False alarms can be a serious problem for your business. Mobilizing security teams and defenses for no reason wastes time, energy, and money. Moreover, too many false alarms can lead to burnout and fatigue for your security teams, making them less attentive and responsive when a real threat arises.
Fortunately, there are a few straightforward ways you can improve your security system and avoid false alarms. Follow these tips to minimize false alarms with your business’s security.
Don’t Neglect Routine Maintenance
Many false alarms stem from dead batteries, wiring issues, outdated systems, dirty or wet components, or general wear and tear that occurs when you don’t examine your system regularly. Routine maintenance helps you identify issues like these before they can trigger your system and cause costly problems. More importantly, preventative maintenance allows you to make repairs early and on your own time, which in turn helps you avoid lengthy amounts of system downtime down the line.
Upgrade to More Accurate Sensors
Low-quality sensors run the risk of setting off your alarm because they detect something that isn’t actually a threat. The more accurate your security system’s technology is, the more comprehensive its perception becomes. The ability to register and recognize fine details in all kinds of light and weather conditions helps improve accuracy and reduce false alarms. If it’s time for an upgrade, consider using lidar sensors for your security applications. These light-based sensors are precise and dependable, making them a great choice for improving accuracy across your system.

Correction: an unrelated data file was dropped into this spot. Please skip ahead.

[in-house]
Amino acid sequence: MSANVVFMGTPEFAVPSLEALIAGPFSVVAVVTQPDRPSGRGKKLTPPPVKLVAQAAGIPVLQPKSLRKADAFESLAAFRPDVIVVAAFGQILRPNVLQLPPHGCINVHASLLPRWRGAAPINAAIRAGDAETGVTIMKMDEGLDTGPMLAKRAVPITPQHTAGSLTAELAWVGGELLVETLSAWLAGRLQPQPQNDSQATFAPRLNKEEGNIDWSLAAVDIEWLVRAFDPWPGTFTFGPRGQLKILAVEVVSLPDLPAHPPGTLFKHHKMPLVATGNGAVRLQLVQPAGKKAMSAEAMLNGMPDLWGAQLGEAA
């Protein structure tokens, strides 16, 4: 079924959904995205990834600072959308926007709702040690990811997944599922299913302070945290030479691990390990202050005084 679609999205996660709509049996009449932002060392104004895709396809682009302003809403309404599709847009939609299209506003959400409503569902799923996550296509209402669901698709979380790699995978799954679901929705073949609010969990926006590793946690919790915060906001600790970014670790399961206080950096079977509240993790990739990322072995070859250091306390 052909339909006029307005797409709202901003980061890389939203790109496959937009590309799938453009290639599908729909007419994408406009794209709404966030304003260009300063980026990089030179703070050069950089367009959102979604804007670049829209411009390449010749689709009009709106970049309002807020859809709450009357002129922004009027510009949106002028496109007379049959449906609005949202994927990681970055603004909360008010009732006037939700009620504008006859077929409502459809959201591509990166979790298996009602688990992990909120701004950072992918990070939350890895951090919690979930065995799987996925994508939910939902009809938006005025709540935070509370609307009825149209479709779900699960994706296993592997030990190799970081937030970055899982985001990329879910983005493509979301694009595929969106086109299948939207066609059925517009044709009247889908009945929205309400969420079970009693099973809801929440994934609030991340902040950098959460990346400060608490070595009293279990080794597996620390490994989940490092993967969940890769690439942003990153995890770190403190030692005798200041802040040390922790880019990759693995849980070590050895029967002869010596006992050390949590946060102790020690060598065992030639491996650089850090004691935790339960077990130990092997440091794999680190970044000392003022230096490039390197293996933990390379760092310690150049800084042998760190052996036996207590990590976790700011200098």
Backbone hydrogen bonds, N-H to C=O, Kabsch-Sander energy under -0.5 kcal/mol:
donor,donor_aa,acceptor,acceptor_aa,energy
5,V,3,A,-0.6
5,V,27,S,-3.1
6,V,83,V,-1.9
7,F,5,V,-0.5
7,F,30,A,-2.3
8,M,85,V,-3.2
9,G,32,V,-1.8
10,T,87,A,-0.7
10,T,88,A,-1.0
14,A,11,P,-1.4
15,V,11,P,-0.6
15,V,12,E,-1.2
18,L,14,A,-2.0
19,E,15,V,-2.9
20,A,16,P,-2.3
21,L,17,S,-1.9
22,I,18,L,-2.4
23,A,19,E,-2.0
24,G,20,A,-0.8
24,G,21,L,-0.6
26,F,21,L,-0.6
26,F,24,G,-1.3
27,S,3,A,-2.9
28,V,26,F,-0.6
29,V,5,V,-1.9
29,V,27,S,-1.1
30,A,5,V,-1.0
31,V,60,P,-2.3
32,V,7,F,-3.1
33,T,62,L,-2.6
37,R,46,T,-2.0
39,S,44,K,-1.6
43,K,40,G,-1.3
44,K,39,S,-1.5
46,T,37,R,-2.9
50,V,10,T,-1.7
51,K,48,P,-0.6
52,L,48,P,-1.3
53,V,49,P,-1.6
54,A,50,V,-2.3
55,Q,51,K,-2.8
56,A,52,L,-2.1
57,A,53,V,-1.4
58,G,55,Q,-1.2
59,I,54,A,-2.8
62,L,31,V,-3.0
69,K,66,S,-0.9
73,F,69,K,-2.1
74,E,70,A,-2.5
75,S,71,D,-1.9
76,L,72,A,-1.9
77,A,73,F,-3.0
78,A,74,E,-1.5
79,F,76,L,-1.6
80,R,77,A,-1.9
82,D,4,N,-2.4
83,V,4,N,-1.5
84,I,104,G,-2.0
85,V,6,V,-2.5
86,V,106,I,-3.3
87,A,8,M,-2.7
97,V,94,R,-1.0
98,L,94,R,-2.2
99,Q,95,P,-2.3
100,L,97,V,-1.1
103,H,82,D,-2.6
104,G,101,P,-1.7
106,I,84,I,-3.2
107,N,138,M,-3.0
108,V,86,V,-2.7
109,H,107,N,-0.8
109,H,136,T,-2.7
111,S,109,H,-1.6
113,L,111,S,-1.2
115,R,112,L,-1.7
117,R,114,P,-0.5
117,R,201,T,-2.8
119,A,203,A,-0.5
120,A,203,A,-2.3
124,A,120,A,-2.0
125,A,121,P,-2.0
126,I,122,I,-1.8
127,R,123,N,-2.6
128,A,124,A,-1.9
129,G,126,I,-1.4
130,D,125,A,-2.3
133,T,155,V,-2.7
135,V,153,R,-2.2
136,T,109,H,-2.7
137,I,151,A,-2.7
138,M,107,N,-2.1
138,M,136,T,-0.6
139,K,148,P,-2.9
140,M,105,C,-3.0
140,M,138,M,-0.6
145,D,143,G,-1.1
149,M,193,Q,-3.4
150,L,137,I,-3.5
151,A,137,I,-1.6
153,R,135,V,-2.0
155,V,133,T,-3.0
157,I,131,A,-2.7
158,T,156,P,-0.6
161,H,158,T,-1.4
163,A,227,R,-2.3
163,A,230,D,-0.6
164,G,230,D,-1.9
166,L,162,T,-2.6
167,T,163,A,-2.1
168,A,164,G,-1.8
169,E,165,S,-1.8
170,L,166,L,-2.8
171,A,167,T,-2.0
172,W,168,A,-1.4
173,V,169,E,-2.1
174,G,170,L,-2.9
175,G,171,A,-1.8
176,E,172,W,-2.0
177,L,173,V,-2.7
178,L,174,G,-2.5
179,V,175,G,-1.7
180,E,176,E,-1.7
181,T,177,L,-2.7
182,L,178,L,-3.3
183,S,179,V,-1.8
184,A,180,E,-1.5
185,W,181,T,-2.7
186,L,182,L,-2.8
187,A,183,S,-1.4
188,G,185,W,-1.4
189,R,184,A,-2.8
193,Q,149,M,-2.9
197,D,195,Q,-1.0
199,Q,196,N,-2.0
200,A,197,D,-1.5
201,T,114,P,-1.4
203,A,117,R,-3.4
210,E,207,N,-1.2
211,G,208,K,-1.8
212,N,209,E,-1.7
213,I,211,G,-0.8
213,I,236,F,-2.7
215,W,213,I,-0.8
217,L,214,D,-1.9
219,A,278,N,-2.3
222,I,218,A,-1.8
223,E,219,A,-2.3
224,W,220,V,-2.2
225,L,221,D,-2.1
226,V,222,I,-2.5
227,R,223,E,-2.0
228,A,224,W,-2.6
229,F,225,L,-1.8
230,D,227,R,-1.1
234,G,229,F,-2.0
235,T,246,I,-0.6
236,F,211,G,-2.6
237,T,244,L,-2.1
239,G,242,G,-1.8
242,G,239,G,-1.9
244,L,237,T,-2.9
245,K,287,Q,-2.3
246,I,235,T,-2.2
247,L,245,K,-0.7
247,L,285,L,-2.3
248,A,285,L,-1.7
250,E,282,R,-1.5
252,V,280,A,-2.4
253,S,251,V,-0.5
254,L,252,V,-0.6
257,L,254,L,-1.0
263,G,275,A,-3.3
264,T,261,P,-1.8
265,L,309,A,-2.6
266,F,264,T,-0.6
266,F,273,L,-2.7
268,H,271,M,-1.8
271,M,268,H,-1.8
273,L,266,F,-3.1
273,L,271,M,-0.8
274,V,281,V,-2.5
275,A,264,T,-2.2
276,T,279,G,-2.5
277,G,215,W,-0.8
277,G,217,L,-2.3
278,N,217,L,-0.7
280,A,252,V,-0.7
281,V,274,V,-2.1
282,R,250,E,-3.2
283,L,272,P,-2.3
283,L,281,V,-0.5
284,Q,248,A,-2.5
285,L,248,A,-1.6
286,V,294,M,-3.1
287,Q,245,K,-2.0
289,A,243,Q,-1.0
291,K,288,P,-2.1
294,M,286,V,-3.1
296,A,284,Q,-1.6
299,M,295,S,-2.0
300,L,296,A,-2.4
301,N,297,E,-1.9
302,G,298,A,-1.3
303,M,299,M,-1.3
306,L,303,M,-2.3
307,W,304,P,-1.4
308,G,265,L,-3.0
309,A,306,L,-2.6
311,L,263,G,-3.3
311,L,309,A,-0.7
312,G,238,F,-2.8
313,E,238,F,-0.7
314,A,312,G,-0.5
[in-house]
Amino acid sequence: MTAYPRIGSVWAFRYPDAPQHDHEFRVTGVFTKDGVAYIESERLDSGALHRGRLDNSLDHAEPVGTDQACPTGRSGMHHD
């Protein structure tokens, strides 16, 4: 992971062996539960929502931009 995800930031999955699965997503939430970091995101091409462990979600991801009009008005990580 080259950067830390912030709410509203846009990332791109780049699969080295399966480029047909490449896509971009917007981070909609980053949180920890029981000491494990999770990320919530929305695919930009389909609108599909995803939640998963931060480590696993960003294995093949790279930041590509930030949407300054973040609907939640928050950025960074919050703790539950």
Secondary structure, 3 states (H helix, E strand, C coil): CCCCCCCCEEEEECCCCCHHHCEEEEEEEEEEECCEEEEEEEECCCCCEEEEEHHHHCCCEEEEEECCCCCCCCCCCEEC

Train Employees Properly
Employee knowledge is essential for a successful security system. That’s why one of the most important tips to minimize false alarms with your business’s security is to provide thorough training for all employees.
Make sure everyone knows how your security system works, including which areas it covers, which doors they should and shouldn’t use, and other best practices. Provide extra training for staff members who are present for opening and closing procedures to prevent mistakes when arming and disarming the systems. Emphasizing security training can be the difference between a safe, efficient system and a faulty, wasteful one.